The UK economy would receive a multibillion-pound boost by breaking up the majority state-owned Royal Bank of Scotland (RBS) into 130 local banks operated in a similar way to the John Lewis Partnership, according to a think tank report.
An alternative vision for RBS by the New Economics Foundation (NEF) said if the 130 local banks continued to use the same RBS Group back-office systems, the high cost of splitting them and setting up new operations could be avoided.
According to the report, RBS offers an opportunity to rebuild public trust in the UK banking sector.
“We’re proposing the break-up of RBS into 130 new locally run banks, creating a network of truly local banks that would change the UK’s financial landscape. We recommend that the investment bank is sold to refocus all the bank’s resources on real economy banking on the high street,” said the NEF.
“Not only would our plan reverse the trend of branch closures – 142 so far this year – but it would generate huge returns for the national economy.”
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- The Financial Conduct Authority fined the Royal Bank of Scotland ₤42m for an IT outage that left customers unable to access their bank accounts
The NEF said the UK economy would have received an immediate boost of £7.1bn, plus a further £30.5bn over the following three years, if it had been done in 2008.
The report said IT could be provided centrally to all the separate banks by RBS Group, to avoid the high cost of separation and IT setup.
One IT expert in the banking sector agrees the government should split banks up.
“Big is bad. Small is beautiful," he said. "The economies of scale don't apply to the big banks – they suffer anti-economies of scale with massive overheads and inefficiencies. They are too big to manage effectively and too slow to evolve. David and Goliath applies now that the world is online and mobile.”
New banks using IT as differentiator
But if 130 small and locally focused banks were created, it would come at a time of unprecedented competition, as for the first time in centuries new banks are arriving on the scene.
These banks are often using IT as a differentiator. The 130 new banks created from the ashes of RBS would have to invest in modern technologies to keep pace. Relying on the RBS core systems may even put them at a disadvantage against more agile competitors.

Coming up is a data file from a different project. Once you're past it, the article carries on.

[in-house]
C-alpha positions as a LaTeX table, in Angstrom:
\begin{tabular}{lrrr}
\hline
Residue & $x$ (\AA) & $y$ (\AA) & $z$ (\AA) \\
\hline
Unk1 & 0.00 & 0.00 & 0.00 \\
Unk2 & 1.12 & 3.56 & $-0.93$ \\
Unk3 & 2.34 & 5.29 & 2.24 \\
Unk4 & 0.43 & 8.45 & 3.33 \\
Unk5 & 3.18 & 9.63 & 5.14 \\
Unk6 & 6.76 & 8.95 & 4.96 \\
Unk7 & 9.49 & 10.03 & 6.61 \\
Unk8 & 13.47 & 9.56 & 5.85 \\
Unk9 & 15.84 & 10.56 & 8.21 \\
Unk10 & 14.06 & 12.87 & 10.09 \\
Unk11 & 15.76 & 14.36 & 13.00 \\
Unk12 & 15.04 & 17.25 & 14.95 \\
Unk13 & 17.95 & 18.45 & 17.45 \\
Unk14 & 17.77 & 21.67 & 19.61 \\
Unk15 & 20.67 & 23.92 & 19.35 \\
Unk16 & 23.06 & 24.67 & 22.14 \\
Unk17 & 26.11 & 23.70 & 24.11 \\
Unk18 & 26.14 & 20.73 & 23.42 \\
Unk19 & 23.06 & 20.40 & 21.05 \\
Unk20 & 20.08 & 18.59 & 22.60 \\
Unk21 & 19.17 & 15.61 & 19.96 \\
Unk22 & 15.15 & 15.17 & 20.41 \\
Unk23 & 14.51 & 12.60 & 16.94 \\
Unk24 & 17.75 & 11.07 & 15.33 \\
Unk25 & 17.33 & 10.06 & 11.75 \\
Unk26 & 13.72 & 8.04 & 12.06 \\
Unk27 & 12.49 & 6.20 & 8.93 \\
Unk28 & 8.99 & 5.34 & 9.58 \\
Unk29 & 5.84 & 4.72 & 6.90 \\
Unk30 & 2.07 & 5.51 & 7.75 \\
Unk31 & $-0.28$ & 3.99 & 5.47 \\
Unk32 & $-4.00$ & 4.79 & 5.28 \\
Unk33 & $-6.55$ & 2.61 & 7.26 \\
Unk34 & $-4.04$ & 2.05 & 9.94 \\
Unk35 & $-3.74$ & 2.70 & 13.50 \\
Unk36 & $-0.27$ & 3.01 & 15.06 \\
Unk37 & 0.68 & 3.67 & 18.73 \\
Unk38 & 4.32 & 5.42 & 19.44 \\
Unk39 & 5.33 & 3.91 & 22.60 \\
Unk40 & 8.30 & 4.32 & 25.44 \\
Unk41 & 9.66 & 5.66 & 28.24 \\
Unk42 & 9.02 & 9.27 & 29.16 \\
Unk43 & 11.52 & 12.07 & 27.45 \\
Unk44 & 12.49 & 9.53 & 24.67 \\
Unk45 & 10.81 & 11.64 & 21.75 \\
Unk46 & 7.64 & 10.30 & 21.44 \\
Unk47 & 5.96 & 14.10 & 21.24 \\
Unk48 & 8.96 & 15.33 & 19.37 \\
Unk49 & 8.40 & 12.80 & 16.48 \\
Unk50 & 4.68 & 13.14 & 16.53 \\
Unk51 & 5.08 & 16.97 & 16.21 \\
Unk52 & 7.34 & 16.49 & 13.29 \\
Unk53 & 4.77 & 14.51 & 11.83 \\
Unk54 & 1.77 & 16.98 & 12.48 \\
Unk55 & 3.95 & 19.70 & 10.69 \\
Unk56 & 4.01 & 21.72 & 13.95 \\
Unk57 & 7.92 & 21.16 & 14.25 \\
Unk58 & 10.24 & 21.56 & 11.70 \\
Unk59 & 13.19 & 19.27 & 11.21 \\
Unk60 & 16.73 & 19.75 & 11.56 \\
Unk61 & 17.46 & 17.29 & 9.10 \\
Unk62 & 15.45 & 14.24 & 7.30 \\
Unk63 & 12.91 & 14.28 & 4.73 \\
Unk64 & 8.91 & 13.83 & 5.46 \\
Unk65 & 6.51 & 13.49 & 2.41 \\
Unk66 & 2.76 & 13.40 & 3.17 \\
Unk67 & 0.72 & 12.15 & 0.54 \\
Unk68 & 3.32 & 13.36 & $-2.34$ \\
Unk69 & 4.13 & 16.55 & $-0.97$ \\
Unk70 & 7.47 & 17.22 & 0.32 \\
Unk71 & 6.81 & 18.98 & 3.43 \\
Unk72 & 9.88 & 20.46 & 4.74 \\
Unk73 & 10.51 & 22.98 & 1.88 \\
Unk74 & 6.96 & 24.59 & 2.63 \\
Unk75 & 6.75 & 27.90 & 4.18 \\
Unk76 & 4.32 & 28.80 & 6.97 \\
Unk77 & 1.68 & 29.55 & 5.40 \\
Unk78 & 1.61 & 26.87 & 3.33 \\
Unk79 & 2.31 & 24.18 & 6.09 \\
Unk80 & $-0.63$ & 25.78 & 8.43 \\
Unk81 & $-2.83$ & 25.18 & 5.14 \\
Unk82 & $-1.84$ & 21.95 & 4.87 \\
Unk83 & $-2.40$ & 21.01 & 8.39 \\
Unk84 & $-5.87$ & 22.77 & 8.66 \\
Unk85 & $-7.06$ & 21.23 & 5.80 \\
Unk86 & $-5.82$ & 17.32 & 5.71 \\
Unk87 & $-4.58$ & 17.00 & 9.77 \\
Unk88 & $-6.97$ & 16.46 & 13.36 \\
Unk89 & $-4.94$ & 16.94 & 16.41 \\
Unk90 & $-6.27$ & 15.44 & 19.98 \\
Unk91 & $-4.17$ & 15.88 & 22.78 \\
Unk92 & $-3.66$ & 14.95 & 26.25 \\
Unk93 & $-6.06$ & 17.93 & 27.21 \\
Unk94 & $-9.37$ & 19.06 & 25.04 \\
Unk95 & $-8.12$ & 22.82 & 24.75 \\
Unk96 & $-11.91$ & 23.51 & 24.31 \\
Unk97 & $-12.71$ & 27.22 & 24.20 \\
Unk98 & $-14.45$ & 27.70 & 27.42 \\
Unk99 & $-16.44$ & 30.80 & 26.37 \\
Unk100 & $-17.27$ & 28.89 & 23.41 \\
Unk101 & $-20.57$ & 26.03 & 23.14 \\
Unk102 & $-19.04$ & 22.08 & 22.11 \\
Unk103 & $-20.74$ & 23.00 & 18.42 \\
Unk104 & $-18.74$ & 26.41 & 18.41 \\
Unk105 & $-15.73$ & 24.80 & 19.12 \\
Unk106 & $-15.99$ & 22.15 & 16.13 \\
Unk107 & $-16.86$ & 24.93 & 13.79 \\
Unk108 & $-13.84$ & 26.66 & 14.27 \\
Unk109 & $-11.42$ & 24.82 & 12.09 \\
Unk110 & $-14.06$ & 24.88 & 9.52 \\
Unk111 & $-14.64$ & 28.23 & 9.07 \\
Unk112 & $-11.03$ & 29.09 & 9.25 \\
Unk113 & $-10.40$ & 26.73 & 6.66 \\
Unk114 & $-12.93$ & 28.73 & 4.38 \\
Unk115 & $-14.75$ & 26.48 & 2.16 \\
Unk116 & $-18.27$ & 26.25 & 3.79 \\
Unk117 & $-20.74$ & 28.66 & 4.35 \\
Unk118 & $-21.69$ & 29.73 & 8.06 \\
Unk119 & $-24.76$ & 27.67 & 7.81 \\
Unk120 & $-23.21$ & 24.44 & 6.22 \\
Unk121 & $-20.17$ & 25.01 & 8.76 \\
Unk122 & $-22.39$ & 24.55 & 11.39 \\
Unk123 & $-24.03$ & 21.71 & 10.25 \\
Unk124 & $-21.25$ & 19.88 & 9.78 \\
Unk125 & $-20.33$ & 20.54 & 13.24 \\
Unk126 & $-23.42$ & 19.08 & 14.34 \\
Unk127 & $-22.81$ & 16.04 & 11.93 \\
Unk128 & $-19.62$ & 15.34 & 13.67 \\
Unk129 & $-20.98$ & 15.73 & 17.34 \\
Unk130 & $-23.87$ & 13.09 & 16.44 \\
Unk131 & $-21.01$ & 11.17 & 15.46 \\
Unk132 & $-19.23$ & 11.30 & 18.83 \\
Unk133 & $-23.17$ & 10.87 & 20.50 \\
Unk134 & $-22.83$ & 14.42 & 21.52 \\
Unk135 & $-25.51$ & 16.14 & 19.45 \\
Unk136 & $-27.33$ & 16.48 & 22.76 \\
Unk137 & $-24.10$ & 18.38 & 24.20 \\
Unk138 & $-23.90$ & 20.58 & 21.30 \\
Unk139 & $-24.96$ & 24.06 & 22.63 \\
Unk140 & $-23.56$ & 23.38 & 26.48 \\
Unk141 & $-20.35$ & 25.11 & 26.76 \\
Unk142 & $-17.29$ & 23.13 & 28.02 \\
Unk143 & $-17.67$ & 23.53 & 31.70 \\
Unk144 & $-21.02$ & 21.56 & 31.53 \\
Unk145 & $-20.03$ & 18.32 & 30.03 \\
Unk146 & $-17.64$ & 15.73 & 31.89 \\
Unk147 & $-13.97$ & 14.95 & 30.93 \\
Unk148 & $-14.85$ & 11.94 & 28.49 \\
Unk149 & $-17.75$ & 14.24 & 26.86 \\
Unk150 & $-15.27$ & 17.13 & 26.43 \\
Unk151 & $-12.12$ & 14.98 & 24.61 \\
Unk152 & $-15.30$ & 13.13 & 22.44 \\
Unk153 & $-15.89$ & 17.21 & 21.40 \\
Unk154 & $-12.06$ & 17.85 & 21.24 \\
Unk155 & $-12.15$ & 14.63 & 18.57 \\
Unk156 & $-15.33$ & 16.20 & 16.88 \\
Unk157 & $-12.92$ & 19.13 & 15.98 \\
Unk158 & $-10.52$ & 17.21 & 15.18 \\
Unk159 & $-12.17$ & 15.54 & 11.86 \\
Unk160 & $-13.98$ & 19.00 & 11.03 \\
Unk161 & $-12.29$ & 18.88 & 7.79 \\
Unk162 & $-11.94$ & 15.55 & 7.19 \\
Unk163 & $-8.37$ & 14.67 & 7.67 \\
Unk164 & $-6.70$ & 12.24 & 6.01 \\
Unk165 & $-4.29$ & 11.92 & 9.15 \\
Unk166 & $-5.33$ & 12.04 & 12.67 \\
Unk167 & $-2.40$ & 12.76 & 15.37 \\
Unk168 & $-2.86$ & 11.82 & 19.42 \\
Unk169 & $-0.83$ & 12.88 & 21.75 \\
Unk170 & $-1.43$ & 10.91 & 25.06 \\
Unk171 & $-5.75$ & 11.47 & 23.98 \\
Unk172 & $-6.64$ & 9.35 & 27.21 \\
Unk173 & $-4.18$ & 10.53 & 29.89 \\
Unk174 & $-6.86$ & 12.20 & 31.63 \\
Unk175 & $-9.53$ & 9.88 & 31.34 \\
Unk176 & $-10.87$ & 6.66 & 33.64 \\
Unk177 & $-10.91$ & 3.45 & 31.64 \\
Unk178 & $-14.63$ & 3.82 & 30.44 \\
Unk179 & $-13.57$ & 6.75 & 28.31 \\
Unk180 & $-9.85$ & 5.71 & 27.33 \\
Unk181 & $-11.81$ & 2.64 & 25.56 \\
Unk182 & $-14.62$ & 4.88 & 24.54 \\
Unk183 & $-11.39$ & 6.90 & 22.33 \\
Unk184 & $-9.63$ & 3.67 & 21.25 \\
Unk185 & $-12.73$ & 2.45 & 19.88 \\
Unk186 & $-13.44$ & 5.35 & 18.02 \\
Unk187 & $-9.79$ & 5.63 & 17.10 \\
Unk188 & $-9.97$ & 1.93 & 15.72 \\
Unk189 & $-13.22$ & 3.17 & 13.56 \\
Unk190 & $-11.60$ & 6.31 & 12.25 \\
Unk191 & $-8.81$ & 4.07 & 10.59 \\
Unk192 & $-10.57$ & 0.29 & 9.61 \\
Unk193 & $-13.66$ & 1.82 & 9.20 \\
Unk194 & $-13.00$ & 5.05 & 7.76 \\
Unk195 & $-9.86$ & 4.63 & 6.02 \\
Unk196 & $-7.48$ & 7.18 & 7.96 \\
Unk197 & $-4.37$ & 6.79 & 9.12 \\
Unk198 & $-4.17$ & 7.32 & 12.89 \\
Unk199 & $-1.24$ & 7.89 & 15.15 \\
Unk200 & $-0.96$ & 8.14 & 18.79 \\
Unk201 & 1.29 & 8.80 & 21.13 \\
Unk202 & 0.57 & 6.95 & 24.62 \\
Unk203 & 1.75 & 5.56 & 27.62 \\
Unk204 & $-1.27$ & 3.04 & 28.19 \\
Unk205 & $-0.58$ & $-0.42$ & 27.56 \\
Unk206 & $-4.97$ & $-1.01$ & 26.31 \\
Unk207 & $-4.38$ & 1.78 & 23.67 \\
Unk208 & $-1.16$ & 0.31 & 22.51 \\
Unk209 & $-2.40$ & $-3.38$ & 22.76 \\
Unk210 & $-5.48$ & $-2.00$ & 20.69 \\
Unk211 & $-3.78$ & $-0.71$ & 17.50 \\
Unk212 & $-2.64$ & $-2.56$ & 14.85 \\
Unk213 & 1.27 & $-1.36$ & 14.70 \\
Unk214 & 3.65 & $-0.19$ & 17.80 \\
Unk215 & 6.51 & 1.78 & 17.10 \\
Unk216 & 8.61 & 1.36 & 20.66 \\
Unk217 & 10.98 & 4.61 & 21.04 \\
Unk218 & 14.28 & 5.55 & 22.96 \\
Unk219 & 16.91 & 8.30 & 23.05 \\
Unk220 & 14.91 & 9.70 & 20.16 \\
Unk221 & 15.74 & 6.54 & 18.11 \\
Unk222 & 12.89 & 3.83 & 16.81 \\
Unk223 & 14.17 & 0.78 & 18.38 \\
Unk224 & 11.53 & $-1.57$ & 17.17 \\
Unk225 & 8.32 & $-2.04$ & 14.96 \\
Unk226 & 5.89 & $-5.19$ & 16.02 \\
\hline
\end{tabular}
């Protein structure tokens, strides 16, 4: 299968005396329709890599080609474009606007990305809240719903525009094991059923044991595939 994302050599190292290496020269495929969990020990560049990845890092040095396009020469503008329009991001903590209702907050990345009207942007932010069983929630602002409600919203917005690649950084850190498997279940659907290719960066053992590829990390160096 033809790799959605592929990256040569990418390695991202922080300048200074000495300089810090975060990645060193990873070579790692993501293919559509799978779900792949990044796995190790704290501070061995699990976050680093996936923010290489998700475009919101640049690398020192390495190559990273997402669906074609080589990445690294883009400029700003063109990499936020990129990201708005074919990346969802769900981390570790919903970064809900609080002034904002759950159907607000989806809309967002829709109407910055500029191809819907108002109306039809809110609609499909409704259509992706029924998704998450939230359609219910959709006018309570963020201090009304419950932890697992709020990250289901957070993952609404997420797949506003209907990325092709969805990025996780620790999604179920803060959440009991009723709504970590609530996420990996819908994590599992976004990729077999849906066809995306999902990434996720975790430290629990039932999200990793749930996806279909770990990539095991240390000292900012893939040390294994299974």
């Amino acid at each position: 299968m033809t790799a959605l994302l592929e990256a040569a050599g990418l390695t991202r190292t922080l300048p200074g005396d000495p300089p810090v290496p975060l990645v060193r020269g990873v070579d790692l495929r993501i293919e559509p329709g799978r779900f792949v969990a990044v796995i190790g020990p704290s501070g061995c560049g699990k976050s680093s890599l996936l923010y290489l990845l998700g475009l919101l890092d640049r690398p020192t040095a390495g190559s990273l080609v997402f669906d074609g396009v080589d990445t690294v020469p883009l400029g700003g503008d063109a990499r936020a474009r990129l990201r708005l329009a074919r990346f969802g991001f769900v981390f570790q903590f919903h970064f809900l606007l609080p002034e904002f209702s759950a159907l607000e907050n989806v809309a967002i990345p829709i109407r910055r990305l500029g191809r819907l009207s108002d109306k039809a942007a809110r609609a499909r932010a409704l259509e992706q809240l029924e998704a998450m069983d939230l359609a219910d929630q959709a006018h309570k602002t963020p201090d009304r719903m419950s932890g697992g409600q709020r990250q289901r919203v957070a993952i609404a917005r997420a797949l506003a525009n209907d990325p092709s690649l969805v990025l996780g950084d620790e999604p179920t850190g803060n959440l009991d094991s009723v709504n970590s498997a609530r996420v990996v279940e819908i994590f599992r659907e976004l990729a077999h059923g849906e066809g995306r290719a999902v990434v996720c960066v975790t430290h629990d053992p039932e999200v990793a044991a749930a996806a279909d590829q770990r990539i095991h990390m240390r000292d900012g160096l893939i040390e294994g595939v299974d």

Legacy IT systems are seen as an obstacle to change for the big banks. In comparison, new banks that are not tied down by legacy IT systems see IT as a major advantage.
RBS’s IT systems have been in the news for all the wrong reasons in recent years.
The huge IT outage that RBS suffered in 2012 as a result of the mismanagement of the legacy system of left customers locked out of their accounts for weeks. If this happened following the split proposed by the NEF, all 130 different banks would suffer.
In the summer of 2012, customers of RBS, NatWest and Ulster Bank were locked out of their accounts for days as a result of a glitch in the CA-7 batch process scheduler, freezing 12 million accounts.
The Financial Conduct Authority and the Prudential Regulation Authority fined RBS Group a total of £56m because of the IT failure. Ulster Bank was fined separately by the Irish regulator.
RBS has recognised this and, in February 2014, the bank announced it was making its legacy IT infrastructure more efficient. It said it will reduce the number of technology platforms by more than 50%, reduce the number of core banking systems from 50 to 10, and cut the number of payment systems it uses from 80 to 10.